You can still get your fix of motorcycle-style thrills through the worst of the winter, especially if you’re prepared to leave tarmac and two wheels behind
It's 8.30 in the morning, it's 20° below zero and I'm 100 miles inside the Arctic circle, hurtling across a frozen lake, desperately trying to hang on to a bucking, weaving, bouncing 600cc snowmobile. And I've just discovered that I really, really don't know what I'm doing. The whole thing's shaking and rattling fit to burst, I can't see through the rooster tail of snow from the rider in front and I daren't slow down too much in case I get rammed by the one behind.
I can't steer out to one side or the other because on one side there's a bank of snow and on the other a line of wooden trail markers – and beyond those markers are ominous looking bits of melted snow that probably mean the surface is thin enough to turn my snowmobile into a submarine and me into an ice cube. I'm travelling in a more or less straight line, but the front skis are jumping from rut to rut, wrenching the bars from side to side, shaking me up so much my too-large helmet is pushing my balaclava down over my eyes. I take a hand off the bars to push the balaclava out of the way, hit a big rut which snaps the bars to full lock and I'm convinced the whole thing's about to tip over and land on top of me. What the hell am I doing?
I'm 10 minutes into a 200-mile safari across Lapland, northern Finland. It's going to take me to within spitting distance of the most northerly place in mainland Europe, and I'm starting to think I've bitten off a lot more than I can chew. Tell you what though, it's a hell of a way to wake up.
It's also a hell of way to make sure that when we stop a few minutes later, we're all sufficiently shaken to listen properly to our guides when they lay down the law about trail etiquette, safety and the finer points of snowmobile control. That sorted, we're off the well-used lake path and onto twisty forest trails. The further we get from base the less traffic has packed and rutted the surface and the easier it gets to throw the Lynx into bends and hold a line on the straights.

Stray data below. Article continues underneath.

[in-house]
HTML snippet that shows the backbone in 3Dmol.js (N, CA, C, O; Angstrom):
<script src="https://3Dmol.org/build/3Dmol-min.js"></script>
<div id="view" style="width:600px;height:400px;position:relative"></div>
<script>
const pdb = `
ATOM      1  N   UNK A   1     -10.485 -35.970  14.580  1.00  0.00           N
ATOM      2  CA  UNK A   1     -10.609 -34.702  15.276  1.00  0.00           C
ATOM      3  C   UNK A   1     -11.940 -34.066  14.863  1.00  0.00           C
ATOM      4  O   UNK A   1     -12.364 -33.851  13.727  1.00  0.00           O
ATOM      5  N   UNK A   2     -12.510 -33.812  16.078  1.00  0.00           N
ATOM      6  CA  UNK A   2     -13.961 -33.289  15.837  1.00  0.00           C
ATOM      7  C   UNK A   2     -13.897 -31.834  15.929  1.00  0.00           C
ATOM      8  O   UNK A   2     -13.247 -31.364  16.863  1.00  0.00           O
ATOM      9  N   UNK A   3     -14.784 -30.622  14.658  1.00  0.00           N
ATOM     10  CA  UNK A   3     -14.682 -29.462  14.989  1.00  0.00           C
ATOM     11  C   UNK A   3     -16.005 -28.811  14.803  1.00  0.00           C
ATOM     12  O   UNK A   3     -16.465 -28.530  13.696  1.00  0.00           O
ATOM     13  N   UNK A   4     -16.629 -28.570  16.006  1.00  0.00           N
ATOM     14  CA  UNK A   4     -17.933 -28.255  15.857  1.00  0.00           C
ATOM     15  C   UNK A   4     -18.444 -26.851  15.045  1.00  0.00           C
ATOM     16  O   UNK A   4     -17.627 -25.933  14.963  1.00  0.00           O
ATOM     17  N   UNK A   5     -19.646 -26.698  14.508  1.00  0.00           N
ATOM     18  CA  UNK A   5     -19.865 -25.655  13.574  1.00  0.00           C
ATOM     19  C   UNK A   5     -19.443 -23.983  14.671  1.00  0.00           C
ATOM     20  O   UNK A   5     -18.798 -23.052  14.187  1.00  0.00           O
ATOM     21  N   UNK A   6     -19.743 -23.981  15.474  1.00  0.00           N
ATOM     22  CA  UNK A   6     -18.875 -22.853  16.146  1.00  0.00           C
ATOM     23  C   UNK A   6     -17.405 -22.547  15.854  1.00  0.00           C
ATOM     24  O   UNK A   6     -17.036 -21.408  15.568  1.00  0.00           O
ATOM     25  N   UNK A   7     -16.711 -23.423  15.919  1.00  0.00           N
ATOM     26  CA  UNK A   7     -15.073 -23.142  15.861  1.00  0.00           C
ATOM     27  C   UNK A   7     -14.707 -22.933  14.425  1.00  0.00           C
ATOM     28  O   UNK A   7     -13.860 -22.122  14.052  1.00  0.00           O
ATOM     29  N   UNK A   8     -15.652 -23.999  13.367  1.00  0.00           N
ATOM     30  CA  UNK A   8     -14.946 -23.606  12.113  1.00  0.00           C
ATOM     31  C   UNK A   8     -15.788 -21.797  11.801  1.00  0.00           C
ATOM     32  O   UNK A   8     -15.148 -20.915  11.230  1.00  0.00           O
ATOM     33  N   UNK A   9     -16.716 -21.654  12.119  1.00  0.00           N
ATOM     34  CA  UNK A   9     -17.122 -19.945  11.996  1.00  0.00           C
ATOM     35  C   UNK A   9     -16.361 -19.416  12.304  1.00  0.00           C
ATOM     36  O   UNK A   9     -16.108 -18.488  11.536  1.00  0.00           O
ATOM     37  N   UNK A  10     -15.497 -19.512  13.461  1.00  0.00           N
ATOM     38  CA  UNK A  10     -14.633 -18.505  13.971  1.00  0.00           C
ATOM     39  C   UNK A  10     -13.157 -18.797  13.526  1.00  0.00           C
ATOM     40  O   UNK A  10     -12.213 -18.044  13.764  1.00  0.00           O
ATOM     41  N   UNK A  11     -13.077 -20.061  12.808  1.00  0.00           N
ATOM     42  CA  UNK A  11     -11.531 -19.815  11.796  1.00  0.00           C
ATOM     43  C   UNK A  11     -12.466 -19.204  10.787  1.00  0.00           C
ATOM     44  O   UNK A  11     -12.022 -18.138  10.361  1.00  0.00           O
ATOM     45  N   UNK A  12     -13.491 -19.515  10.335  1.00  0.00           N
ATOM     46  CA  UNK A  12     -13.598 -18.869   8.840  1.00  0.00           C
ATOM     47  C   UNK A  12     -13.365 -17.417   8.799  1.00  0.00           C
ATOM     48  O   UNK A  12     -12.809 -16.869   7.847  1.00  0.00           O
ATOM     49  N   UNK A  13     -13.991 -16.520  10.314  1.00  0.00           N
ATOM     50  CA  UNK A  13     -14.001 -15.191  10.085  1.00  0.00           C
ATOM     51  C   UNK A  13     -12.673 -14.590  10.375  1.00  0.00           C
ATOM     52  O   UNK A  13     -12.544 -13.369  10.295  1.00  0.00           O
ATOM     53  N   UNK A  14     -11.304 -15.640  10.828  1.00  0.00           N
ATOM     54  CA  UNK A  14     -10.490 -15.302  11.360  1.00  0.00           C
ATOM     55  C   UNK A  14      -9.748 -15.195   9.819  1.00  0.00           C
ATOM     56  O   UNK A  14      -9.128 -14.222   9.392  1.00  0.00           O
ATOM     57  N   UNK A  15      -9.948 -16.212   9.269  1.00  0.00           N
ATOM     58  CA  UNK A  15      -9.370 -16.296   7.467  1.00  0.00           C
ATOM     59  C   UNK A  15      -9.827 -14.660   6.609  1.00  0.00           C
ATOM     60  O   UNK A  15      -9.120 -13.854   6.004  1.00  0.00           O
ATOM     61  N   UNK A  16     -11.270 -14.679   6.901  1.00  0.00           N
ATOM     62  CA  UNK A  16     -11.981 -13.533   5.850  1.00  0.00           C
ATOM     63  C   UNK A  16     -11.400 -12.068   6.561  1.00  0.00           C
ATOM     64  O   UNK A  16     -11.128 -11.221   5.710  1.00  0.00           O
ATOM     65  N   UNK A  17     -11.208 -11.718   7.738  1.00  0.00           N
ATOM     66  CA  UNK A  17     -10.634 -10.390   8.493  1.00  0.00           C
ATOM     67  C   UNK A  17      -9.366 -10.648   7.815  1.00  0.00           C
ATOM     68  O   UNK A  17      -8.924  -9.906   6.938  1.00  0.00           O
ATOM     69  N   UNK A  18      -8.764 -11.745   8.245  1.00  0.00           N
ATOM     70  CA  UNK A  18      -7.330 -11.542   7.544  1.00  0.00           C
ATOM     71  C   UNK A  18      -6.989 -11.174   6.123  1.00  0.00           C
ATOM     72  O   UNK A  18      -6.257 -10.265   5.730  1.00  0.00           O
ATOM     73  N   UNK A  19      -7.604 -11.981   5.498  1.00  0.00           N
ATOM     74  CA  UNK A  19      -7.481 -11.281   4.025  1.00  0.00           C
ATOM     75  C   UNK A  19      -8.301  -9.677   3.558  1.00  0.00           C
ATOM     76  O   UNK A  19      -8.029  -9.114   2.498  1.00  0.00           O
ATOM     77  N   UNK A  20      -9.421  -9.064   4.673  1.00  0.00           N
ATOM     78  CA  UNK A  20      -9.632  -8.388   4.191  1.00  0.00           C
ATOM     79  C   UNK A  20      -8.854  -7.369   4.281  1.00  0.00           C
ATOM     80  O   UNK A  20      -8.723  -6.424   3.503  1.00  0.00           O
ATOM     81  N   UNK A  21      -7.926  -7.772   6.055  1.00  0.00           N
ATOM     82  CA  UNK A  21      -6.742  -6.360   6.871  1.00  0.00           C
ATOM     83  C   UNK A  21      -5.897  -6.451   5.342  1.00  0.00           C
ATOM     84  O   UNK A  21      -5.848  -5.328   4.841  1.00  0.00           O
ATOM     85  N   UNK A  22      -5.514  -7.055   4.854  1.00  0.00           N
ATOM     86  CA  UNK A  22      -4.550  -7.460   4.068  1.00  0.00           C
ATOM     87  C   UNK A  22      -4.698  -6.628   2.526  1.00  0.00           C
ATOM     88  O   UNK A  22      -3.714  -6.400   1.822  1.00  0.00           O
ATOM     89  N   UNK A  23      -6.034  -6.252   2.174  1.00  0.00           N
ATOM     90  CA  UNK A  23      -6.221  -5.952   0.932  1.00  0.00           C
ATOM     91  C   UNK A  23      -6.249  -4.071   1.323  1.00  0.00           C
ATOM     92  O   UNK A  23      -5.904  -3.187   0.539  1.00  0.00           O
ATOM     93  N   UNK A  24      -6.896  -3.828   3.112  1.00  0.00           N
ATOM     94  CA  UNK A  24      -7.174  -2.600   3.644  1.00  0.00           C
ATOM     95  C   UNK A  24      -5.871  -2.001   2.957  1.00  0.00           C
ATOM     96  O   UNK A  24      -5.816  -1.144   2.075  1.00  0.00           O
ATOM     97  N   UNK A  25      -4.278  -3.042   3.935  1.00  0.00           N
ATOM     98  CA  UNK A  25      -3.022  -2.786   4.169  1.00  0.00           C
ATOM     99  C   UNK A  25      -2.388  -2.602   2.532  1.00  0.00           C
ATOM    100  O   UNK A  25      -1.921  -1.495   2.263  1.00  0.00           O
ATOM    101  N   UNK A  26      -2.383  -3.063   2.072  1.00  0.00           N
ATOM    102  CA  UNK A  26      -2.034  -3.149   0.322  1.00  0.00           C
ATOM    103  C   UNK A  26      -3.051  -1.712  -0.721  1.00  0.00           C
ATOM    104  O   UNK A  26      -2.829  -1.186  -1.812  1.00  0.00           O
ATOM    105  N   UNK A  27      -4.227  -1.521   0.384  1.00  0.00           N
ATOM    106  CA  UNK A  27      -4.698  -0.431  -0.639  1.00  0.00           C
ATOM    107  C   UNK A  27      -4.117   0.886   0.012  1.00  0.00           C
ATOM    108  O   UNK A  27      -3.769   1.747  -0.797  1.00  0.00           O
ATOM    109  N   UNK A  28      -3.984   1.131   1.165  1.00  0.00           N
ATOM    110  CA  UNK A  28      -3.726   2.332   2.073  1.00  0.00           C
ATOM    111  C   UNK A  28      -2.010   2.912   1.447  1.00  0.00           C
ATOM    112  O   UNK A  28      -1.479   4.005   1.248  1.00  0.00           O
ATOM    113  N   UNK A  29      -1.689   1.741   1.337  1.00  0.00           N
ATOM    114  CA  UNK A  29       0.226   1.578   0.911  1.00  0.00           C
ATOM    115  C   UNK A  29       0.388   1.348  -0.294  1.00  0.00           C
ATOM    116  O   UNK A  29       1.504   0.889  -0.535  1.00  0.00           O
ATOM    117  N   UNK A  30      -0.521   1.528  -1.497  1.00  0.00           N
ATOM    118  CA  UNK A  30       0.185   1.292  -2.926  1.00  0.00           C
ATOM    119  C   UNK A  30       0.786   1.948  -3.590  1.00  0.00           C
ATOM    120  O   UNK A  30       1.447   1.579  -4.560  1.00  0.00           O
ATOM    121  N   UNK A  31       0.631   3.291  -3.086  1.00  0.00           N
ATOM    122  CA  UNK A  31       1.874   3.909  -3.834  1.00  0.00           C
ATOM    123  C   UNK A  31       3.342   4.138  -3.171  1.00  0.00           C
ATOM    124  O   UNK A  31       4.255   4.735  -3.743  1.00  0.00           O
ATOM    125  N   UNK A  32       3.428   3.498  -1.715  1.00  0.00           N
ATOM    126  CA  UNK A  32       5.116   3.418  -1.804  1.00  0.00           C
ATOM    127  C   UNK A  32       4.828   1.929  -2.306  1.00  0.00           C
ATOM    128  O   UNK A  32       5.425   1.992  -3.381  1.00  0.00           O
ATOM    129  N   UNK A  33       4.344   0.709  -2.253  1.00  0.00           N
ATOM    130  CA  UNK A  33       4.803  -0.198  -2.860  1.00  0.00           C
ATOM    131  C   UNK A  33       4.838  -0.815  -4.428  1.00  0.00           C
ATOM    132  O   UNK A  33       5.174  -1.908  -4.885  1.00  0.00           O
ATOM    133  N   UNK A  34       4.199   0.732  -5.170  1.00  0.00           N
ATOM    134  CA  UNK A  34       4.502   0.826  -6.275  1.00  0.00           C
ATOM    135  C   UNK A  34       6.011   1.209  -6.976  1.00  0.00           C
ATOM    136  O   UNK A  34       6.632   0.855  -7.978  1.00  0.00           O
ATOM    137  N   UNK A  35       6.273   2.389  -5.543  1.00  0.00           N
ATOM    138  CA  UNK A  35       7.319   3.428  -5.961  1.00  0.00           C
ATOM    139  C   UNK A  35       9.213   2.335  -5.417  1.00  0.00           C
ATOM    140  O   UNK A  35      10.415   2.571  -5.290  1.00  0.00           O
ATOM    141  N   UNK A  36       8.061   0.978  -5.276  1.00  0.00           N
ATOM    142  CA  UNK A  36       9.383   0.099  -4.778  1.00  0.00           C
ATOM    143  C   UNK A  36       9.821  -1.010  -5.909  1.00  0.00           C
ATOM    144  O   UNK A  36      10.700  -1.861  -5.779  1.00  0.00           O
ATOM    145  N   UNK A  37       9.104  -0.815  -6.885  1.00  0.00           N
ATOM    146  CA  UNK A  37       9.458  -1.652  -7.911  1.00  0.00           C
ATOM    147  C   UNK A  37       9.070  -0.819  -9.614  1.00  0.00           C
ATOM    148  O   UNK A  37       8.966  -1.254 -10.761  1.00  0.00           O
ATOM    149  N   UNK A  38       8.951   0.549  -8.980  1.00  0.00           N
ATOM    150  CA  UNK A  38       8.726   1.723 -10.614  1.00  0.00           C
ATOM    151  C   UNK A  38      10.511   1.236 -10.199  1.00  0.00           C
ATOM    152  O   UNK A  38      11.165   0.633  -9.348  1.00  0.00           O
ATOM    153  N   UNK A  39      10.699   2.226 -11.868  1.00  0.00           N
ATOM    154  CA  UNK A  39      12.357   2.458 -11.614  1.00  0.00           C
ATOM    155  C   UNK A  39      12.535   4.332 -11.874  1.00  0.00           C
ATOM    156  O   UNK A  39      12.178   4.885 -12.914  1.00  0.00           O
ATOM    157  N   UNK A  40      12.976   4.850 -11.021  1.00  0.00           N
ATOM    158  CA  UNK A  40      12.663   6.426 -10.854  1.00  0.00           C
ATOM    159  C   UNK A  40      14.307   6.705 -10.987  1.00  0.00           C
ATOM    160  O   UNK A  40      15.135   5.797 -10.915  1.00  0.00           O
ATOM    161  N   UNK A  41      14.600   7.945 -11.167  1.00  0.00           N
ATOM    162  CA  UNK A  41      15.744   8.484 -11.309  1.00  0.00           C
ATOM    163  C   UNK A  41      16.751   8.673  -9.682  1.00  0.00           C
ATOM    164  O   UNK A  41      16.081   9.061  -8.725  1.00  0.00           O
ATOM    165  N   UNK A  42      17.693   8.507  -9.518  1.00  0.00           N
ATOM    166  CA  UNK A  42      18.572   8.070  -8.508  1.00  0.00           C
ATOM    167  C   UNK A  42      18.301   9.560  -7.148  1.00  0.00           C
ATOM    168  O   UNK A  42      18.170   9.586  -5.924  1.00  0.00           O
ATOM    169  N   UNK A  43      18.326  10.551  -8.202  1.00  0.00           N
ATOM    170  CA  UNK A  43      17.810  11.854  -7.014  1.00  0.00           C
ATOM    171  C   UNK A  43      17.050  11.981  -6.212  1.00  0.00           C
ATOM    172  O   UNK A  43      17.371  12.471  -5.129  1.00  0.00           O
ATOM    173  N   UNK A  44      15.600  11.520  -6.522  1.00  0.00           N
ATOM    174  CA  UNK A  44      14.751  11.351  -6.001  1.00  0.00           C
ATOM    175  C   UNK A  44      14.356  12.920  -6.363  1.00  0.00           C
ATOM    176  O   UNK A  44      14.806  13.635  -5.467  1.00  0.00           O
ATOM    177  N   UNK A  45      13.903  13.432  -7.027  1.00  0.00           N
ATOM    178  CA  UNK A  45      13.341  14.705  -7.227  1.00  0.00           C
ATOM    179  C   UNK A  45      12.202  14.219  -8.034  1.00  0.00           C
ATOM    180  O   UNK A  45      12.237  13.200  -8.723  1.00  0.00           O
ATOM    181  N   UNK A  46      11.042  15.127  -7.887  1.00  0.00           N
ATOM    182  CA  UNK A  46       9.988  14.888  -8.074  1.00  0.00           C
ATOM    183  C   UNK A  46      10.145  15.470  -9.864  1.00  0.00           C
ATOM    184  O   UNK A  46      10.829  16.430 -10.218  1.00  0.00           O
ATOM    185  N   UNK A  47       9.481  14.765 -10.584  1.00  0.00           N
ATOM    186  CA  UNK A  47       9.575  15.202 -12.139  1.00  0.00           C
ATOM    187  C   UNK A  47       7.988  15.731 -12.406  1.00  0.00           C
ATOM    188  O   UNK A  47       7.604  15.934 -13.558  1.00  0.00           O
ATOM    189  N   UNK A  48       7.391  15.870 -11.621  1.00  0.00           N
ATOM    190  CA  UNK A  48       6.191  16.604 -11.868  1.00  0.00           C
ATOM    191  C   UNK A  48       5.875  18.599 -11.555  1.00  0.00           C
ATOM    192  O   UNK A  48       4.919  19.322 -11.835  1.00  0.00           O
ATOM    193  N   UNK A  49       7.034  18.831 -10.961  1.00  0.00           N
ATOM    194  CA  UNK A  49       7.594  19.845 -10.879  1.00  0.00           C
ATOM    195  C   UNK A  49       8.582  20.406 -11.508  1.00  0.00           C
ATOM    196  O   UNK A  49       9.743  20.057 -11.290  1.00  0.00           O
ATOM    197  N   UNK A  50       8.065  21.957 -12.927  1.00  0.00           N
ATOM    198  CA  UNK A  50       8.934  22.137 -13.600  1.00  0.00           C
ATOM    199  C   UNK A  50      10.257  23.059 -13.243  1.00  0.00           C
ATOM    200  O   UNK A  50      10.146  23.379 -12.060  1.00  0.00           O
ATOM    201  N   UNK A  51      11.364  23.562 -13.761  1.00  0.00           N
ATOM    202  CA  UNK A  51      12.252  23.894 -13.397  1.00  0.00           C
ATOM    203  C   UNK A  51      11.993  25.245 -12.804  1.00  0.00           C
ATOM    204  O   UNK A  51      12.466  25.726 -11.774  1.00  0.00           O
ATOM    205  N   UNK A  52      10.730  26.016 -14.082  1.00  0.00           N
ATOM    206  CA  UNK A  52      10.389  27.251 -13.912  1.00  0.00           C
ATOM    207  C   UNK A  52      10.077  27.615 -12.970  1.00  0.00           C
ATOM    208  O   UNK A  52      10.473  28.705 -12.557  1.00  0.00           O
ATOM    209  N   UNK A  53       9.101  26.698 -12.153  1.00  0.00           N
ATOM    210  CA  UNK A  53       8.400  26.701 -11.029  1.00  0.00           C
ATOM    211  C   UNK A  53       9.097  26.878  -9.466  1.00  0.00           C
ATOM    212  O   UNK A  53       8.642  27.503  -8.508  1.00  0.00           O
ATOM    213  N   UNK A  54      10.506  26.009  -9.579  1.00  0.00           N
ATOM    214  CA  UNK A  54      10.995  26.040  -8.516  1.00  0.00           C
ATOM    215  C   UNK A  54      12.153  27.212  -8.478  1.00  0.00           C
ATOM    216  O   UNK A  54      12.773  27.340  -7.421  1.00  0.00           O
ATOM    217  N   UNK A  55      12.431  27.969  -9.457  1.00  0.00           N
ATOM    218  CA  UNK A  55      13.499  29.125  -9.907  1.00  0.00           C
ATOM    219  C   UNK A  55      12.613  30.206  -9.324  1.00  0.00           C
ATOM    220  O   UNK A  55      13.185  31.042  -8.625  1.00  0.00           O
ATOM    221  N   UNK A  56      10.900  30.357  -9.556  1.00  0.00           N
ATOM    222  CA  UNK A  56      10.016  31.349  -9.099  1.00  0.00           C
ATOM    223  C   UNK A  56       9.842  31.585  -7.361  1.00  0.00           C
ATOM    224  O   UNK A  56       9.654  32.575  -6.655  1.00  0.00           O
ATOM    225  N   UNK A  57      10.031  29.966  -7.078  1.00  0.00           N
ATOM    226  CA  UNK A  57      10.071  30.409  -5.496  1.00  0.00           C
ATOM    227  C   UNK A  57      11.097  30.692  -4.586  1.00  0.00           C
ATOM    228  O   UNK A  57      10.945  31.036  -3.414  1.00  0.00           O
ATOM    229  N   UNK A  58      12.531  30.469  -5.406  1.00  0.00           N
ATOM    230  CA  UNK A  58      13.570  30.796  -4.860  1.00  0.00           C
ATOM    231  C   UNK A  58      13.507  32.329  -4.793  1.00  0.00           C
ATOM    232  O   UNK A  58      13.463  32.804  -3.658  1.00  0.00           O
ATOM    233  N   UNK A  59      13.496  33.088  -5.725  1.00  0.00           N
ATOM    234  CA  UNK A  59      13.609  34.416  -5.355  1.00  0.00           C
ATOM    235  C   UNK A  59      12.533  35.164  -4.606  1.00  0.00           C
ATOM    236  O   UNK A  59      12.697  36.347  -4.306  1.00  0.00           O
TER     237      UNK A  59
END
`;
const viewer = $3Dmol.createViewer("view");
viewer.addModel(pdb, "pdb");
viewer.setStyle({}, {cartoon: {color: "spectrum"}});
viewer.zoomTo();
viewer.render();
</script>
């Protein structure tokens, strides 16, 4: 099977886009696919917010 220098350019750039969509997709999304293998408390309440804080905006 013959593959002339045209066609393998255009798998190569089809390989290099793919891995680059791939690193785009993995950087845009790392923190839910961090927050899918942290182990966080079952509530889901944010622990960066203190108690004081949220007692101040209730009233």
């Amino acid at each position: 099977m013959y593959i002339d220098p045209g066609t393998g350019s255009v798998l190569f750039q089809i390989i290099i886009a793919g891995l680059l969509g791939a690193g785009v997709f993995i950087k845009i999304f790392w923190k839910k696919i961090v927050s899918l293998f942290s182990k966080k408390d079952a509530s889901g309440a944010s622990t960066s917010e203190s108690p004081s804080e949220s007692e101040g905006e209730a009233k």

Within half an hour I'm feeling comfortable, within an hour I'm happily hitting the limiter on the straight bits and throwing it around in the bends. It's the jumps that take a bit of getting used to. Jumps? Oh yes. After the first couple of brief stops the two groups had formed and re-formed, leaving half who were happy to toddle along looking at the scenery, and half who wanted to go for it. I'm in the latter group with half a dozen Swiss guys, most of whom have done this before, and far from trying to hold us back, our guide Marianne (Belgian, came to Finland on holiday, loved it and never went back) is setting a cracking pace on her lighter, faster two-stroke.
By the time we stop for lunch I've decided my best bet is to ride it like a motocrosser, the only problem being I've always been rubbish at that.... These snowmobiles are tough old things, though, and mine puts up with the harsh landings and rough handling without complaint.
Lunch is cooked over an open fire in the middle of the woods. Marianne and Yoni (our local guide) dish up Lappy Burgers: a pork burger, with a thin, lightly seared reindeer steak and a slice of pungent local cheese, wrapped up in a flat bread roll, and washed down with strong coffee boiled up in a blacked kettle. Outstanding.
I'm surprised that it's not colder – I was expecting a frostbitten face and agony from frozen toes and fingers but it feels pleasantly warm in the sunshine (a week earlier we'd have been in the middle of a blizzard, apparently). This really is like a pleasant spring day. Then I try and take a swig of water from the bottle in my backpack. It's solid ice. There's a thermometer tied to a tree and it's showing a little under minus 10, the warmest it'll get outside for the three days I'm there – at nights it's down around minus 30. Camera and phone batteries die, your breath freezes as you exhale and although the bright sun reflecting off the pristine snow means you'll get sunburned, you can't use sunscreen as it'll freeze solid on your face.
I'm warm because I've been working hard and I'm properly kitted out but make no mistake, this is proper, killing cold. In the depths of winter it regularly gets below minus 40 degrees here. Despite this, there's plenty of evidence of animal life – reindeer and hare tracks in the snow, birds in the trees.
More trails, more frozen lakes, and as the sun dips low in the late afternoon we cross the first road we've seen all day (although it's covered in hard-packed snow) and pull into what turns out to be a café, bar, restaurant, campsite, farm supplies shop (reindeer castration pliers a top seller, apparently), supermarket (reindeer meat a speciality), petrol station and snowmobile accessory shop. It's also, happily, our motel for the next couple of nights – staying in log cabins, seven to a cabin, in bunk beds, so it's not for the shy, especially as everyone would be piling into the communal sauna later on too. Everyone in Finland takes a sauna every night, so it'd be rude not to, but I draw the line at jumping through a hole hacked into the ice of the frozen lake.
We're at Galdotieva, close to the Norwegian border and a popular stopping point for those on their way to or from Nordkapp. That evening we see a couple of Dutch guys in an Audi – all snow chains and extra spotlights – on their way back south. Nothing unusual, except it's a cabriolet, and they've been all the way there and back with the roof down.